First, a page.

It never occurred to me before that the BIG change of the Reformation was that it put a charismatic (religious or other) leader in front of vulnerable people in contrast to the times when the church was God, God was the church and Bob’s your uncle. The plague (about which Fromm doesn’t write) would have scared the living shit out of people; it was Covid times a million. On top of that, death from the plague was gruesomely ugly, horrifying, and involved the color BLACK which we all know represents evil. People were more concerned about demonic possession than disease since disease WAS demonic possession. Fromm doesn’t write that along with the years of the Renaissance and Reformation came such leading lights as Savonarola or such noble institutions as the Spanish Inquisition, witch-hunts and heavy persecution of Jews who, during the Middle Ages were, for the most part, just other people in the village.

By the 15th century, I imagine people were lost — they’d gone through a period with two popes during the Great Papal Schism; people had died all over the place and the plague didn’t completely go away; clearly God had abandoned them. As Europe picked itself up after that, many great and good things happened, no question, but there was also a spiritual and leadership gap. Religious skepticism — disillusionment — had to have been enormous. Certainly they looked for someone to blame, something to blame and they looked for something to believe in.

In beginning his discussion of the Reformation, Fromm makes sure we (meaning I) understand that he’s talking about the psychology of the leaders and the followers. I’m cool with that, and as I read I got the feeling I was about to understand the very thing I’ve been struggling with for 6 or 7 years now. And voila…

Fromm writes that psychology of the leaders of the Reformation (early 16th century) meshed with qualities in the psychology of their followers that enabled a religious revolution. He emphasizes that it wasn’t logical, but psychological, meaning that contradictions were an intrinsic part of it. Fromm writes, “The influence of any doctrine of idea depends on the extent to which it appeals to psychic needs in the character structure of those to whom it is addressed. Only if the idea answers powerful psychological needs of certain social groups will it become a potent force in history.”

Nailed it.

I give you Exhibit A. Shooting an assault rifle from a helicopter, the esteemed representative from an impoverished district in Georgia, has just (allegedly) killed a wild pig in Texas. Making America Great (Again)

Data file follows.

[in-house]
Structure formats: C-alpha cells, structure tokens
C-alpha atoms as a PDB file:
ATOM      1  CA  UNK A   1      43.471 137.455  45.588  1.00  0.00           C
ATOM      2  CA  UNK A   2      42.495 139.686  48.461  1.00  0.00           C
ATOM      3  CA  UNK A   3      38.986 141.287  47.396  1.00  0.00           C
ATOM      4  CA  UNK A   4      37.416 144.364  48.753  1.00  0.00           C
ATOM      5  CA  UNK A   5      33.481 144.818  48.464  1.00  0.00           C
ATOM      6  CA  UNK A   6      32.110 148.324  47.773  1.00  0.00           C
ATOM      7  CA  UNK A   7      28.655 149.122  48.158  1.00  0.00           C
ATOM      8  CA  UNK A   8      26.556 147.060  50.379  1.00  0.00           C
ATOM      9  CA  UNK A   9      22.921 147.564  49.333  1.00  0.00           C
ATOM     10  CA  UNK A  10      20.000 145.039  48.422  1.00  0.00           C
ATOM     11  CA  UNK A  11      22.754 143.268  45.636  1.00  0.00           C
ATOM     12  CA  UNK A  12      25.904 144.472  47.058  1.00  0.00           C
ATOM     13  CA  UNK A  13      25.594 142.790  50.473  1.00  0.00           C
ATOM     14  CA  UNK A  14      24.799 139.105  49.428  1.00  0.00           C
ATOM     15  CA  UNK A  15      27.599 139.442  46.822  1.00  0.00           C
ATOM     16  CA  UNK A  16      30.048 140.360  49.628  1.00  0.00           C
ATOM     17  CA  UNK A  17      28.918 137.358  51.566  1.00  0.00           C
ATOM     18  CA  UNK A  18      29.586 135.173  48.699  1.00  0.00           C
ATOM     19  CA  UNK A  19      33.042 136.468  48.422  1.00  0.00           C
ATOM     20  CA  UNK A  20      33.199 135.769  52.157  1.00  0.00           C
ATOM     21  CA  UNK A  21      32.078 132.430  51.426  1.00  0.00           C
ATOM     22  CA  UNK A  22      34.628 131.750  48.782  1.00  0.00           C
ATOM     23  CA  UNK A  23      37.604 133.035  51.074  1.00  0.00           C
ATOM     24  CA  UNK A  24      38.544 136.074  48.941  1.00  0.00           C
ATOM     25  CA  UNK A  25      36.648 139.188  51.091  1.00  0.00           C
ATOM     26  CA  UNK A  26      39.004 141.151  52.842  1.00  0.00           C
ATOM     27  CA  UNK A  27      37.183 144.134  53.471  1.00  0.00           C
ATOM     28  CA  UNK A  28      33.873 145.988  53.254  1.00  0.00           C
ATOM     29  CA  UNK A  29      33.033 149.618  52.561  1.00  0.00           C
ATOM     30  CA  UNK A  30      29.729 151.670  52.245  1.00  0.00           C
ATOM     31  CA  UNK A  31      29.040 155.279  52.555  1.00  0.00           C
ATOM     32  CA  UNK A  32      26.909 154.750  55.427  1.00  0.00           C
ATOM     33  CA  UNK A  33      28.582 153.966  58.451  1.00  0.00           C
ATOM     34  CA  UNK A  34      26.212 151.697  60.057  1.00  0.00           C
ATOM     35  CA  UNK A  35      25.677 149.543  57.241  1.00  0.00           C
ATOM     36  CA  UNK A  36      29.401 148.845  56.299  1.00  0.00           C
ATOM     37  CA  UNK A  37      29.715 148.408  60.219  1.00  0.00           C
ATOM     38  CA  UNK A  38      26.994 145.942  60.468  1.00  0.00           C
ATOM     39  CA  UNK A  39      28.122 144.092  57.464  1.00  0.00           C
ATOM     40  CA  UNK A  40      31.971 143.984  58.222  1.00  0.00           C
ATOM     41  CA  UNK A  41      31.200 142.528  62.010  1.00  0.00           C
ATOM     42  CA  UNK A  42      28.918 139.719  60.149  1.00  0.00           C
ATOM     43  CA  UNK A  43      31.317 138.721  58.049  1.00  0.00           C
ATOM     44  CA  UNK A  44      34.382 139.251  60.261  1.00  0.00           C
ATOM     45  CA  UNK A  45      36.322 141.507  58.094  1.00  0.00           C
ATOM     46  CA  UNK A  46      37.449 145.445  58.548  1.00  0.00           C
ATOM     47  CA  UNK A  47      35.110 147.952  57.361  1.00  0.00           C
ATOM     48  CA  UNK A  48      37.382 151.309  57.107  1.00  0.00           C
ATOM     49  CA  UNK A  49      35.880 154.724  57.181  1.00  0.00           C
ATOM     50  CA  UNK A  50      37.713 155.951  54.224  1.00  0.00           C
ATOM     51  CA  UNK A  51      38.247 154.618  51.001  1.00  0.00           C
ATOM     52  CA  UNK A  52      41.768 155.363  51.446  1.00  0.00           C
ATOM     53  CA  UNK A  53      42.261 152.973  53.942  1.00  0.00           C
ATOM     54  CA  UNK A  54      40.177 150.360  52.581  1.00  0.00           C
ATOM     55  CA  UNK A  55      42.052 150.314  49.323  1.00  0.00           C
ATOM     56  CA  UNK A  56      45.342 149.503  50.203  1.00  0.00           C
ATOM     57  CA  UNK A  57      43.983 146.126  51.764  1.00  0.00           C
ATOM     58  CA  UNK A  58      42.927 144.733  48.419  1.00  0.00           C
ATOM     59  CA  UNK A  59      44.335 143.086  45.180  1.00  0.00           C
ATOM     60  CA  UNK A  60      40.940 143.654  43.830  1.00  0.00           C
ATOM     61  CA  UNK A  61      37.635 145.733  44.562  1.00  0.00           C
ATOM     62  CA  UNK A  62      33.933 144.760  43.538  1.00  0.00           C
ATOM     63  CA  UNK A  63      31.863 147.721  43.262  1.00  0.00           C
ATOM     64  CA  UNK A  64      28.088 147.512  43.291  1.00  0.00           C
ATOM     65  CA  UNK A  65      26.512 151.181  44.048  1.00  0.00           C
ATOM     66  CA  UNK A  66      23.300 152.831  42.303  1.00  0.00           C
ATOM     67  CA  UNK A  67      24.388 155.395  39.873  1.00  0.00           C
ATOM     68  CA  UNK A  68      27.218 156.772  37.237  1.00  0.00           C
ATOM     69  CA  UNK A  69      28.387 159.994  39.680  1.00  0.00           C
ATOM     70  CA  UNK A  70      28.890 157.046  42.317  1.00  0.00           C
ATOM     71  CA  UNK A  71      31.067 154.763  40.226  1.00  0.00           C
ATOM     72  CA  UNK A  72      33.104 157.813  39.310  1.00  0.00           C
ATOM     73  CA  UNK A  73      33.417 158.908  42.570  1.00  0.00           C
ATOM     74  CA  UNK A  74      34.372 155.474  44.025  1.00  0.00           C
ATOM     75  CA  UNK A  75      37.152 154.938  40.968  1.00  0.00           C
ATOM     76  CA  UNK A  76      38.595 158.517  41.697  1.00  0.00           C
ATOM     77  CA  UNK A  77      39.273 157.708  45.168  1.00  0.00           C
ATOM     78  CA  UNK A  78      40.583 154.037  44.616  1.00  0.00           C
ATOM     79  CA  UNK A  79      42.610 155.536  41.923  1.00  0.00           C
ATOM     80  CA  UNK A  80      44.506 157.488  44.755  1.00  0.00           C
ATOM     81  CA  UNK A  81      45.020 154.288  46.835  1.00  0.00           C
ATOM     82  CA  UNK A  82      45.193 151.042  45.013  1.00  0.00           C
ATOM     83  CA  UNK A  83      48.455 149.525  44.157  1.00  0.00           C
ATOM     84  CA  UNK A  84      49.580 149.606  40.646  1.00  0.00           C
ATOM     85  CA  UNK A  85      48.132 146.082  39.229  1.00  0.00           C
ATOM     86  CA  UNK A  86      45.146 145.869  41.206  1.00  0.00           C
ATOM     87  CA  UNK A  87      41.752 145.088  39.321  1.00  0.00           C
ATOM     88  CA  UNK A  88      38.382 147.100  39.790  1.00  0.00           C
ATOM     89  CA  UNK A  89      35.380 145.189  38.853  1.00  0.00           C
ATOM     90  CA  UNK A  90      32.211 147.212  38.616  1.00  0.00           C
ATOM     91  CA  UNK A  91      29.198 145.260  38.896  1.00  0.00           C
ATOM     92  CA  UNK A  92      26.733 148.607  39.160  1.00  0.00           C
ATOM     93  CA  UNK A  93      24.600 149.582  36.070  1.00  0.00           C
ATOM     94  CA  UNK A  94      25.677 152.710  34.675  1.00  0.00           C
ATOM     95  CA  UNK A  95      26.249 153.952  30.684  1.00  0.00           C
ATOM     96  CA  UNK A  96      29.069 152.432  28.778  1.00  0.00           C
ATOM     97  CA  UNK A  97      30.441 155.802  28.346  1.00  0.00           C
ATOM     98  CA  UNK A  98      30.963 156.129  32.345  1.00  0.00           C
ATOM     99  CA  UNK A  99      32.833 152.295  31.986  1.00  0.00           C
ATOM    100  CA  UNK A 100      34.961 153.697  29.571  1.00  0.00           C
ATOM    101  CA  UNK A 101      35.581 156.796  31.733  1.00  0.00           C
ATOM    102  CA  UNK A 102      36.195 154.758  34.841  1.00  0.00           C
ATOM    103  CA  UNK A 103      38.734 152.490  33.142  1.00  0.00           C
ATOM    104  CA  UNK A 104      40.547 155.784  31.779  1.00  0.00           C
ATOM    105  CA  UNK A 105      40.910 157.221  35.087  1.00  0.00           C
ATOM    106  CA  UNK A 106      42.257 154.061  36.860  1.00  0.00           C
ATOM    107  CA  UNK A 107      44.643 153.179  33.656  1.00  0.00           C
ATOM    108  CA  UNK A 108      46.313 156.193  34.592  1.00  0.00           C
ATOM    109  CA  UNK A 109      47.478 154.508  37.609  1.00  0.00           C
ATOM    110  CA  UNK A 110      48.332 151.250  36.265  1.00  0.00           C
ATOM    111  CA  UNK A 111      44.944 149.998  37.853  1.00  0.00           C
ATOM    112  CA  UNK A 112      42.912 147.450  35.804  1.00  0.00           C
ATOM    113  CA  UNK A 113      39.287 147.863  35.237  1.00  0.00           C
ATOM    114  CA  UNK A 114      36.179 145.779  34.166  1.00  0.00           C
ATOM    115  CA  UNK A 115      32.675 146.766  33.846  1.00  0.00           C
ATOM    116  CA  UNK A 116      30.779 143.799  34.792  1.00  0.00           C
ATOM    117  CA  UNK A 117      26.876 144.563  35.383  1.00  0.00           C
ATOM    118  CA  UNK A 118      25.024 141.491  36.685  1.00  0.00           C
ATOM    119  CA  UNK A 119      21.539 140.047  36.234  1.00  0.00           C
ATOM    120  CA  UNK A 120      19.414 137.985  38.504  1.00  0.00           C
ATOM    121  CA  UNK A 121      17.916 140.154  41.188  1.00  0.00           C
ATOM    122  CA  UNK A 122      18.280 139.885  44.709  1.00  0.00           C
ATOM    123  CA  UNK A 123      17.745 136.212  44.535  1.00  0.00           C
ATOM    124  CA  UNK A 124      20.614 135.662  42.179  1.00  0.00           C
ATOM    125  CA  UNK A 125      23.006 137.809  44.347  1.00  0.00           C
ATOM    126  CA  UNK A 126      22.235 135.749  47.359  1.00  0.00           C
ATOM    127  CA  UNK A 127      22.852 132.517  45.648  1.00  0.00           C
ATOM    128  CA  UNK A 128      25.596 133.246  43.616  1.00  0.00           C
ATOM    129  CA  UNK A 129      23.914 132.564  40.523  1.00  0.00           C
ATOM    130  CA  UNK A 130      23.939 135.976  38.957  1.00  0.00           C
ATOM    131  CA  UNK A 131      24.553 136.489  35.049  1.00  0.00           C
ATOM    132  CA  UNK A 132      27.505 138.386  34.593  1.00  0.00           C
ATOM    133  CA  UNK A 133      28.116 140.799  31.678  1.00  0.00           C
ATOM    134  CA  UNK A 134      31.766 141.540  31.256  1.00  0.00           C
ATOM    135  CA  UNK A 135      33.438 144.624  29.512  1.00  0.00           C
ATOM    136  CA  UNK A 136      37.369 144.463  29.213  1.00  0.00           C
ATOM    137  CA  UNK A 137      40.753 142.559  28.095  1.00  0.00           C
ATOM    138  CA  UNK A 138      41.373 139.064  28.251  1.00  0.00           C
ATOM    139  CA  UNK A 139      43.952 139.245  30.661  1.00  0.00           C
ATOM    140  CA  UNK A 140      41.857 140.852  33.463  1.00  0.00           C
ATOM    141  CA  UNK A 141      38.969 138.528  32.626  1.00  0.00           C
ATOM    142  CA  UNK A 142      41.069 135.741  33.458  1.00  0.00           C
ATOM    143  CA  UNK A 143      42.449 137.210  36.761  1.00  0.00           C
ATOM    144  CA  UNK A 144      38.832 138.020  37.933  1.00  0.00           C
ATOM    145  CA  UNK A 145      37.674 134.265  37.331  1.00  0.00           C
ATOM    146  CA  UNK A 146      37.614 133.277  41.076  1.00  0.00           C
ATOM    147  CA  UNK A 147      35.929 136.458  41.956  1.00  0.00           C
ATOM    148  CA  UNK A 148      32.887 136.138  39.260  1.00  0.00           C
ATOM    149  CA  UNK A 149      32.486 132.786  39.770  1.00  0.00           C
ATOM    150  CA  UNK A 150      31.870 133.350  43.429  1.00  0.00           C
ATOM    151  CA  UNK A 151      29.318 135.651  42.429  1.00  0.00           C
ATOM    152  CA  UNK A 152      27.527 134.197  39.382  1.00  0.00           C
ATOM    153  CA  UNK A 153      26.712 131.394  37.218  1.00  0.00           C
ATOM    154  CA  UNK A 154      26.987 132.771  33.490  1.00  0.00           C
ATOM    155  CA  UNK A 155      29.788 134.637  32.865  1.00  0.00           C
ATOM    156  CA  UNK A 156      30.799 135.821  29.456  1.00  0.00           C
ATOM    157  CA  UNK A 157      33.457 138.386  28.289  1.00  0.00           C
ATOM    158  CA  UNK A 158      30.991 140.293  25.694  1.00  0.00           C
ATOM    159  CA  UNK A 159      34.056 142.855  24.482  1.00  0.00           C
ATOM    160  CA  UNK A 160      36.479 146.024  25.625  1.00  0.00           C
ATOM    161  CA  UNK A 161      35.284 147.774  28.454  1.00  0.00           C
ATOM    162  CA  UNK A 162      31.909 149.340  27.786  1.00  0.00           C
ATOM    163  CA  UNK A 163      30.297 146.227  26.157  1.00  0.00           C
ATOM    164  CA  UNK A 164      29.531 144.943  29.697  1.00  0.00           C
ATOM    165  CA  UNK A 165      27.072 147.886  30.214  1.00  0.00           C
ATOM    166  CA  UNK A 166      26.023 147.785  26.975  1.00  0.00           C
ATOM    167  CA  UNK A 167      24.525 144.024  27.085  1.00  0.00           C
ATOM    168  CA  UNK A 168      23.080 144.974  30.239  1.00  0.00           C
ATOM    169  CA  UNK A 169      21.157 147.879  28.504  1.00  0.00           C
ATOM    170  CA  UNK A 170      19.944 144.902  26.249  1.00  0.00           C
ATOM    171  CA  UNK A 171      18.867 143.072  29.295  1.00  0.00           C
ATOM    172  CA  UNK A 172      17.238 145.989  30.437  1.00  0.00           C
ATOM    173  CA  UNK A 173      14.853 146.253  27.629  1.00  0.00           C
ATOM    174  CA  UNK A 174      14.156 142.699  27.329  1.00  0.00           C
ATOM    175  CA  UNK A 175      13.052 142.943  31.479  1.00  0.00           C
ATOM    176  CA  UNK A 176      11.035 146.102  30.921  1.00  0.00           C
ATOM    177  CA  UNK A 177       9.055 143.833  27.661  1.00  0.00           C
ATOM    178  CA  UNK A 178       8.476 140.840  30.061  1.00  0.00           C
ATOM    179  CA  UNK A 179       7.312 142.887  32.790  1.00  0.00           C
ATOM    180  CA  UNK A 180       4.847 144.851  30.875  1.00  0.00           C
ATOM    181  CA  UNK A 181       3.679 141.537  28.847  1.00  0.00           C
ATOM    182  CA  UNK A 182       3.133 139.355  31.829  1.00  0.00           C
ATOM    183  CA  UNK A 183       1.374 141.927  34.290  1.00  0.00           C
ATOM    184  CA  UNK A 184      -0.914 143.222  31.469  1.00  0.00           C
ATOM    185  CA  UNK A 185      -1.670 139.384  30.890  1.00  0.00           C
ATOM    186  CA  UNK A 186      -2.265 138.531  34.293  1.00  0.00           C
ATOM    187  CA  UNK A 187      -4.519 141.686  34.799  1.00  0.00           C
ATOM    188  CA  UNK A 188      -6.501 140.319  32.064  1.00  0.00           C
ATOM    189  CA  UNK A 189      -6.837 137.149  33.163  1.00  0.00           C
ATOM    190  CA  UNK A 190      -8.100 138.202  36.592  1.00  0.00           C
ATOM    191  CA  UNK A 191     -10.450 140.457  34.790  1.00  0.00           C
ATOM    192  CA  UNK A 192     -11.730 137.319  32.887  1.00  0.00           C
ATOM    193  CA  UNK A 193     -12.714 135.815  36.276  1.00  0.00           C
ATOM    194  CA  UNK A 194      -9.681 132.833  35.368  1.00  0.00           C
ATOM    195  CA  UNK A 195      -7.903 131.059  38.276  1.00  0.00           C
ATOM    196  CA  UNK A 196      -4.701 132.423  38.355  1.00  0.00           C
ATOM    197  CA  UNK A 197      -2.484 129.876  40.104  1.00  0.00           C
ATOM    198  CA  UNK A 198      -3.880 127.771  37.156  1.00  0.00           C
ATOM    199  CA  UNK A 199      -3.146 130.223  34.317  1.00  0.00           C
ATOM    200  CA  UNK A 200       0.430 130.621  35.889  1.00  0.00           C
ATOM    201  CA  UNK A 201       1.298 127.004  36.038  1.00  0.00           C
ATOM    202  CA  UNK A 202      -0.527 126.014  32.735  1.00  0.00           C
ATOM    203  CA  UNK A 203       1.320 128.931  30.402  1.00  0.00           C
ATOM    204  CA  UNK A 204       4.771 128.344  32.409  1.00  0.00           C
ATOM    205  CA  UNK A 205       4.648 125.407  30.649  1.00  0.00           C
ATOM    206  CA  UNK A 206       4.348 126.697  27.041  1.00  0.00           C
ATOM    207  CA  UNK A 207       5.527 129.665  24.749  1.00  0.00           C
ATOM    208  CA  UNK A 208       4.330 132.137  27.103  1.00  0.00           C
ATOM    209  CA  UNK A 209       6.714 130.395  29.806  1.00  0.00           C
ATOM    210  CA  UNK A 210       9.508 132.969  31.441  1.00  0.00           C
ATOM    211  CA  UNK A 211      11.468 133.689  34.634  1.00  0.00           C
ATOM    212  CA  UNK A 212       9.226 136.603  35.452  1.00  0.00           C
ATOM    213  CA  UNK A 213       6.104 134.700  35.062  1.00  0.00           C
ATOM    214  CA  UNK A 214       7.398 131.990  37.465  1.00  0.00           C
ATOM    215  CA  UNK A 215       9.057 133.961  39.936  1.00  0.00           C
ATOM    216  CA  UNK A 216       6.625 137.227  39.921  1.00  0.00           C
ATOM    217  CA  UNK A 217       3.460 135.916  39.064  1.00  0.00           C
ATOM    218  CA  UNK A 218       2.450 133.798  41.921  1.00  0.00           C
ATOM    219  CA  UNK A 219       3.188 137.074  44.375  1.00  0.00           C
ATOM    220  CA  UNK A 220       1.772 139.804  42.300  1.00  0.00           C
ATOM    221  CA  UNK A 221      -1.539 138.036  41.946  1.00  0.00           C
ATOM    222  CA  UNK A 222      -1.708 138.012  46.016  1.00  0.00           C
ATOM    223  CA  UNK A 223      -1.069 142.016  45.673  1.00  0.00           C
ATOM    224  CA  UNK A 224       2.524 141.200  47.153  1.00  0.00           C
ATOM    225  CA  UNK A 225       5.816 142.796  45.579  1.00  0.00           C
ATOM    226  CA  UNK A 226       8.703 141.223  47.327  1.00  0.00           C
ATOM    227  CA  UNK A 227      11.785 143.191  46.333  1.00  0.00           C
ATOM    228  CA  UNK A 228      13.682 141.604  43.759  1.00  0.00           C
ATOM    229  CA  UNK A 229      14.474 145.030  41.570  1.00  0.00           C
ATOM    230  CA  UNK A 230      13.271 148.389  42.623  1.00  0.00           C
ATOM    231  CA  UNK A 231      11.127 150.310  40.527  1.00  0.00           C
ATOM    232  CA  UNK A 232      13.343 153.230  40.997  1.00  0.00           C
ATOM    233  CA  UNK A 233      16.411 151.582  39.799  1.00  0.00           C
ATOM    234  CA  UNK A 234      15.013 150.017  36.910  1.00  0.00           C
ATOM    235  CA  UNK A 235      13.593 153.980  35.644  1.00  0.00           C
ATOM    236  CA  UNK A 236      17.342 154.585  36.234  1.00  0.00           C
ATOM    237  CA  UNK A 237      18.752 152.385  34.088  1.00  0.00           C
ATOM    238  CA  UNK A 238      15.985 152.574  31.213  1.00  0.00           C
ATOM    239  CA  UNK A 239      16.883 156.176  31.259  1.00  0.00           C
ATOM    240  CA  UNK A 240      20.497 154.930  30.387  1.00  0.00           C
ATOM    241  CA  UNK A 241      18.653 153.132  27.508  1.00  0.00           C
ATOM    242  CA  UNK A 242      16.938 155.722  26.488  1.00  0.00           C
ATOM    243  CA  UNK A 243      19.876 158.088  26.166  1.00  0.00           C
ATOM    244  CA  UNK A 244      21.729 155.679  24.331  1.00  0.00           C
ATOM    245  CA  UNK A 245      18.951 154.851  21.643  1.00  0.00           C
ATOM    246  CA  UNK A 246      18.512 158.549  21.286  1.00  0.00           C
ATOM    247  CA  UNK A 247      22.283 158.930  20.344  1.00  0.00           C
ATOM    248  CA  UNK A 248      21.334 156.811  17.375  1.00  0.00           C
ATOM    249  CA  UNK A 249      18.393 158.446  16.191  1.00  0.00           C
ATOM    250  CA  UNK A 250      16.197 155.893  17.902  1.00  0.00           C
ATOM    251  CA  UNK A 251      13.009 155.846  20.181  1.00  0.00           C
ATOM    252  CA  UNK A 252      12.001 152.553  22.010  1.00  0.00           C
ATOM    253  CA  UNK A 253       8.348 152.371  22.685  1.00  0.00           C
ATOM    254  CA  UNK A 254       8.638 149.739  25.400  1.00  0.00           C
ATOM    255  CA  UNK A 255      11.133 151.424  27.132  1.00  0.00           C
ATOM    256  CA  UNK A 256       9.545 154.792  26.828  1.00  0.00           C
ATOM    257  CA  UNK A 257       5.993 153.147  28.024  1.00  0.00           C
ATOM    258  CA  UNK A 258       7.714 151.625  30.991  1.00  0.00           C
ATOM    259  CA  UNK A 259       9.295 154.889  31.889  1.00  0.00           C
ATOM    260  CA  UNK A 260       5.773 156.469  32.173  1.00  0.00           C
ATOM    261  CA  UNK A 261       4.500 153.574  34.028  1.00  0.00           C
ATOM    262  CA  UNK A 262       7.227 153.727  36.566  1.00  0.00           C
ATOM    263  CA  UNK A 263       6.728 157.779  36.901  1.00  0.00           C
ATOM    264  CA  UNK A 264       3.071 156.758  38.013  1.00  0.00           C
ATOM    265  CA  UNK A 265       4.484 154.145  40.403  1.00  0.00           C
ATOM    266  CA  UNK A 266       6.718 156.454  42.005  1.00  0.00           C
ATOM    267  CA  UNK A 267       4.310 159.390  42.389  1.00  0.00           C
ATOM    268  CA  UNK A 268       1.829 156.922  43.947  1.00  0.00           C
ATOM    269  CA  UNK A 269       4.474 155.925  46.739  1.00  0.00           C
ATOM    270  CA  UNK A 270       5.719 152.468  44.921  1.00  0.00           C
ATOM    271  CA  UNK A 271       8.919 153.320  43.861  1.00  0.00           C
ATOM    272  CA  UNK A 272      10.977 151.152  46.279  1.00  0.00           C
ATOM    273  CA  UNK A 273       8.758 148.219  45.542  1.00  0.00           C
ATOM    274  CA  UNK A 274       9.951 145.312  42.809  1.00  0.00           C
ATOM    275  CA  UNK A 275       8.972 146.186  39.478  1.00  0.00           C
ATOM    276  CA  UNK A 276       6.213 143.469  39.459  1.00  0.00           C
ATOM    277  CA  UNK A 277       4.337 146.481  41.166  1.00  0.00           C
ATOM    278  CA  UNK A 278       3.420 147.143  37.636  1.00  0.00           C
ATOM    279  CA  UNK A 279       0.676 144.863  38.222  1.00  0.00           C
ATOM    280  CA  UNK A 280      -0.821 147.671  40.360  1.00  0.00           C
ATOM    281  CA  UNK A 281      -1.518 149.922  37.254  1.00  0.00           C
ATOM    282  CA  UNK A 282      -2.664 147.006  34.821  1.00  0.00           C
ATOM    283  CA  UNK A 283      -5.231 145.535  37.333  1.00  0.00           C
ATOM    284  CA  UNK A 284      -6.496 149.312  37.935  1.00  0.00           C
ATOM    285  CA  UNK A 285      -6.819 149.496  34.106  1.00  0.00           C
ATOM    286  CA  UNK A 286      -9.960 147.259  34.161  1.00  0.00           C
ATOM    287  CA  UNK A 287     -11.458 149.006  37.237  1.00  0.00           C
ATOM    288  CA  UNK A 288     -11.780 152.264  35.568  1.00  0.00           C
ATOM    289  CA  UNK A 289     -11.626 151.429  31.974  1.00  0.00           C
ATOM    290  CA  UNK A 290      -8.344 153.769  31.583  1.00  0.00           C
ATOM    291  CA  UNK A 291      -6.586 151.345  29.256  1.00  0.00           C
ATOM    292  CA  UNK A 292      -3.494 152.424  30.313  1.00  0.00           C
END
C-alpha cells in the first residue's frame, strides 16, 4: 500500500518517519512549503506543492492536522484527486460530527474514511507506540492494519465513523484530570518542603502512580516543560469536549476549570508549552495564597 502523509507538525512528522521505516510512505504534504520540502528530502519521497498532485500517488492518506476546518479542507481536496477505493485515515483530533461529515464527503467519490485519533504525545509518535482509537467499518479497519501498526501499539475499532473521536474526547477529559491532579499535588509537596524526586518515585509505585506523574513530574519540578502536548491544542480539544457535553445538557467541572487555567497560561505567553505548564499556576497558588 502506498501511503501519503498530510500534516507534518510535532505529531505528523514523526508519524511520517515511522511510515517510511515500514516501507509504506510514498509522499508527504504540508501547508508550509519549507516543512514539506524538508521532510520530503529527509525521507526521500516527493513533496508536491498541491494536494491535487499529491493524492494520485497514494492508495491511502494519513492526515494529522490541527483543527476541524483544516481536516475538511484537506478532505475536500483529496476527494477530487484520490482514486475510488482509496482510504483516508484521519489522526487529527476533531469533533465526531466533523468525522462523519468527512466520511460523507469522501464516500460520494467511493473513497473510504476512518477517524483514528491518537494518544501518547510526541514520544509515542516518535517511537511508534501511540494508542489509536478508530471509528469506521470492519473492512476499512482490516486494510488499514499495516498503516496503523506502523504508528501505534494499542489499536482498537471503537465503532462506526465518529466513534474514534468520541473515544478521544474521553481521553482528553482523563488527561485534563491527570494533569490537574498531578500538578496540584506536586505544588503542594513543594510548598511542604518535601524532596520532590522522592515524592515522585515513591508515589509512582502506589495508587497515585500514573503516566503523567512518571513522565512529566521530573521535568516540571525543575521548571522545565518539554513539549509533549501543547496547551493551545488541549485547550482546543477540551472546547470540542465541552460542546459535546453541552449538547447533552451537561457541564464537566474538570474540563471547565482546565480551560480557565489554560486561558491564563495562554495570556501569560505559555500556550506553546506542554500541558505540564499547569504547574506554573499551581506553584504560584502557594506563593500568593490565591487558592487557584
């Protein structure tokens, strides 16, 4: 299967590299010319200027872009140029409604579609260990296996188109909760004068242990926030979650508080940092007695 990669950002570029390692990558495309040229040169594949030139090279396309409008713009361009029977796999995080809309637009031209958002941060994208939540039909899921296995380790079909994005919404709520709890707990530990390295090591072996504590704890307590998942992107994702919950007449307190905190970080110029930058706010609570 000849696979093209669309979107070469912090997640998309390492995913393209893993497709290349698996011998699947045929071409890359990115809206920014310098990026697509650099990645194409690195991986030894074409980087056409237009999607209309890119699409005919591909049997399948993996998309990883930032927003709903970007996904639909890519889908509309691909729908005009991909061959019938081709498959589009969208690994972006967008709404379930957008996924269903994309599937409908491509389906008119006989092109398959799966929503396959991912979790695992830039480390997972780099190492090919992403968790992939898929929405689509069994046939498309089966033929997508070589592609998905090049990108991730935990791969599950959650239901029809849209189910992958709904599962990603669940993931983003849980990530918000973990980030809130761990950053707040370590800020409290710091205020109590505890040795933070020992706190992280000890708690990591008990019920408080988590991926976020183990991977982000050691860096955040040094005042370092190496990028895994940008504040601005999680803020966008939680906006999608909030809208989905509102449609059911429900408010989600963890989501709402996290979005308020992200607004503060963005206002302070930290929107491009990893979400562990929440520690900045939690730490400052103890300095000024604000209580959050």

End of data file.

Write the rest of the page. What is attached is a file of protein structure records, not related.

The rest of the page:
Still Trying to Escape from Freedom

I could sure use rejuvenation this morning. I don’t even want to write what I’m thinking about so I’ll go to Erich Fromm which is a stream of tedium in its own way, but kind of cool and enlightening.

Escape from Freedom is so dense that I can read about 5 pages before I’m going “Whoa. Overload.” Yesterday Fromm compared the new capitalist market economy of the 15th century with Calvinism. Who wouldn’t go “Whoa, dude, huh?”

“…the medieval market had been a relatively small one, the functioning of which was readily understood. It brought demand and supply into direct and concrete relation. A producer knew approximately how much to produce and could be relatively sure of selling his products for a proper price. Now it was necessary to produce for an increasingly large market, and one could not determine the possibilities of sale in advance.”

Here’s the kicker, “It was therefore not enough to produce useful goods. Although this was the one condition for selling them, the unpredictable laws of the market decided whether the products could be sold at all.

And here it gets weird, “The mechanism of the new market seemed to resemble the Calvinistic doctrine of predestination, which taught that the individual must make every effort to be good, but that even before his birth it had been decided whether or not he is to be saved. The market day became the day of judgment for the products of human effort.”

Fromm is on the brink of his counter argument — which is that capitalism freed the individual and he offers up the usual cant (or so it seems to me). Any of us could write this, but, “…capitalism…freed man from the regimentation of the corporative system; it allowed him to stand on his own feet and to try his luck. He became the master of his fate, his was the risk, his the gain. Individual effort could lead him to success and economic independence. Money became the great equalizer of man and proved to be more powerful than birth or caste.”

To me the words “success” and “freedom” are red flags. Success? What is that? Ultimately (and will Fromm go here? I don’t know) it seems to me that each person must finally determine for him/herself whether their life has been/is a success. The ultimate success, of course, is survival. Ask any animal and you get THAT answer. That is the great irony of sentient life, an irony the church attempts to address, an irony that some people attempt to reconcile through fame and, uh, success. Oh shit. And “freedom”?

Fromm closes the chapter with a long paragraph that begins with the clearest expression we have to the question of freedom; that it is ambiguous. “The individual is freed from the bondage of economic and political ties. He also gains in positive freedom by the active and independent role which he has to play in the new system. But, simultaneously he is freed from those ties which used to give him security and a feeling of belonging…The new freedom is bound to create a deep feeling of insecurity, powerlessness, doubt, aloneness, and anxiety. These feelings must be alleviated if the individual is to function successfully.”